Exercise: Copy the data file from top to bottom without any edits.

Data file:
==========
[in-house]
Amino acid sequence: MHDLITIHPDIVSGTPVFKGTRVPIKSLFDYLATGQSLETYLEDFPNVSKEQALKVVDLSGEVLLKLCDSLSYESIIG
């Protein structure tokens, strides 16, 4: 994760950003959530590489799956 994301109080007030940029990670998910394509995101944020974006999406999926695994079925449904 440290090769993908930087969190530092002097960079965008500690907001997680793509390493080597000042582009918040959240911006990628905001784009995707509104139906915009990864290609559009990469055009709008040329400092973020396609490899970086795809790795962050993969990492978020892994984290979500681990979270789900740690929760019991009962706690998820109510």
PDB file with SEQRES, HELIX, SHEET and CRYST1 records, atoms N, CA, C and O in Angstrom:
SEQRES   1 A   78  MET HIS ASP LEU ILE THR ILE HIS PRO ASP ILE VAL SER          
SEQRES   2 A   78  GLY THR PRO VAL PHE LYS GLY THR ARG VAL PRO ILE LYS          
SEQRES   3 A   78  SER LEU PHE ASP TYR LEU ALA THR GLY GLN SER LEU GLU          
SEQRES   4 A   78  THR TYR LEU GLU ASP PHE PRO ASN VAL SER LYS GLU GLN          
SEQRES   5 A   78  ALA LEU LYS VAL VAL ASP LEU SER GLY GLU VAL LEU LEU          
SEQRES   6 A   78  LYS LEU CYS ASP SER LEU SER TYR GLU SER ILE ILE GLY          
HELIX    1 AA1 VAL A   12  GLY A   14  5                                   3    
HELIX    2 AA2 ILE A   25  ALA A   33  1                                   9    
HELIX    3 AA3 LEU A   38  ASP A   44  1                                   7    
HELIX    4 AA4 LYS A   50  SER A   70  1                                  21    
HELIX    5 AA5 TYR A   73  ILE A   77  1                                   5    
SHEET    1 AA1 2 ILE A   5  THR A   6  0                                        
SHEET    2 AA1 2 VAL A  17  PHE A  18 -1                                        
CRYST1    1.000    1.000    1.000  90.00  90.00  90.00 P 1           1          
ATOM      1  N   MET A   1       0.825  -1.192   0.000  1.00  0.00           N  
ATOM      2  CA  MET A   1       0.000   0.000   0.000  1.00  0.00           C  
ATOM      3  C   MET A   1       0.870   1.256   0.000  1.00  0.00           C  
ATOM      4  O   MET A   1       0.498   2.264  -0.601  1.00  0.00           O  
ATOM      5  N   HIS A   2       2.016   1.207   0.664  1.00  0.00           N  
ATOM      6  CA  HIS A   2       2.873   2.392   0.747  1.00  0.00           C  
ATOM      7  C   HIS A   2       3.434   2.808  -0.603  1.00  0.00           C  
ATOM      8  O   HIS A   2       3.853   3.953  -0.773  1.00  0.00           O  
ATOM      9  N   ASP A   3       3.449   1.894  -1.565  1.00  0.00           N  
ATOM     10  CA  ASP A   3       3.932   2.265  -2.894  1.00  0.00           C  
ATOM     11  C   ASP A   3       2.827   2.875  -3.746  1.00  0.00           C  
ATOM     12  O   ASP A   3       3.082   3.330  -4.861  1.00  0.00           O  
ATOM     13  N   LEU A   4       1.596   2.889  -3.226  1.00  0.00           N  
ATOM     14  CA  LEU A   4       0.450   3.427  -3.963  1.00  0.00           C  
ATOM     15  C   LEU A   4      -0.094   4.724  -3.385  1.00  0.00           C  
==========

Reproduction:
[in-house]
Amino acid sequence: MHDLITIHPDIVSGTPVFKGTRVPIKSLFDYLATGQSLETYLEDFPNVSKEQALKVVDLSGEVLLKLCDSLSYESIIG
């Protein structure tokens, strides 16, 4: 994760950003959530590489799956 994301109080007030940029990670998910394509995101944020974006999406999926695994079925449904 440290090769993908930087969190530092002097960079965008500690907001997680793509390493080597000042582009918040959240911006990628905001784009995707509104139906915009990864290609559009990469055009709008040329400092973020396609490899970086795809790795962050993969990492978020892994984290979500681990979270789900740690929760019991009962706690998820109510």
PDB file with SEQRES, HELIX, SHEET and CRYST1 records, atoms N, CA, C and O in Angstrom:
SEQRES   1 A   78  MET HIS ASP LEU ILE THR ILE HIS PRO ASP ILE VAL SER          
SEQRES   2 A   78  GLY THR PRO VAL PHE LYS GLY THR ARG VAL PRO ILE LYS          
SEQRES   3 A   78  SER LEU PHE ASP TYR LEU ALA THR GLY GLN SER LEU GLU          
SEQRES   4 A   78  THR TYR LEU GLU ASP PHE PRO ASN VAL SER LYS GLU GLN          
SEQRES   5 A   78  ALA LEU LYS VAL VAL ASP LEU SER GLY GLU VAL LEU LEU          
SEQRES   6 A   78  LYS LEU CYS ASP SER LEU SER TYR GLU SER ILE ILE GLY          
HELIX    1 AA1 VAL A   12  GLY A   14  5                                   3    
HELIX    2 AA2 ILE A   25  ALA A   33  1                                   9    
HELIX    3 AA3 LEU A   38  ASP A   44  1                                   7    
HELIX    4 AA4 LYS A   50  SER A   70  1                                  21    
HELIX    5 AA5 TYR A   73  ILE A   77  1                                   5    
SHEET    1 AA1 2 ILE A   5  THR A   6  0                                        
SHEET    2 AA1 2 VAL A  17  PHE A  18 -1                                        
CRYST1    1.000    1.000    1.000  90.00  90.00  90.00 P 1           1          
ATOM      1  N   MET A   1       0.825  -1.192   0.000  1.00  0.00           N  
ATOM      2  CA  MET A   1       0.000   0.000   0.000  1.00  0.00           C  
ATOM      3  C   MET A   1       0.870   1.256   0.000  1.00  0.00           C  
ATOM      4  O   MET A   1       0.498   2.264  -0.601  1.00  0.00           O  
ATOM      5  N   HIS A   2       2.016   1.207   0.664  1.00  0.00           N  
ATOM      6  CA  HIS A   2       2.873   2.392   0.747  1.00  0.00           C  
ATOM      7  C   HIS A   2       3.434   2.808  -0.603  1.00  0.00           C  
ATOM      8  O   HIS A   2       3.853   3.953  -0.773  1.00  0.00           O  
ATOM      9  N   ASP A   3       3.449   1.894  -1.565  1.00  0.00           N  
ATOM     10  CA  ASP A   3       3.932   2.265  -2.894  1.00  0.00           C  
ATOM     11  C   ASP A   3       2.827   2.875  -3.746  1.00  0.00           C  
ATOM     12  O   ASP A   3       3.082   3.330  -4.861  1.00  0.00           O  
ATOM     13  N   LEU A   4       1.596   2.889  -3.226  1.00  0.00           N  
ATOM     14  CA  LEU A   4       0.450   3.427  -3.963  1.00  0.00           C  
ATOM     15  C   LEU A   4      -0.094   4.724  -3.385  1.00  0.00           C  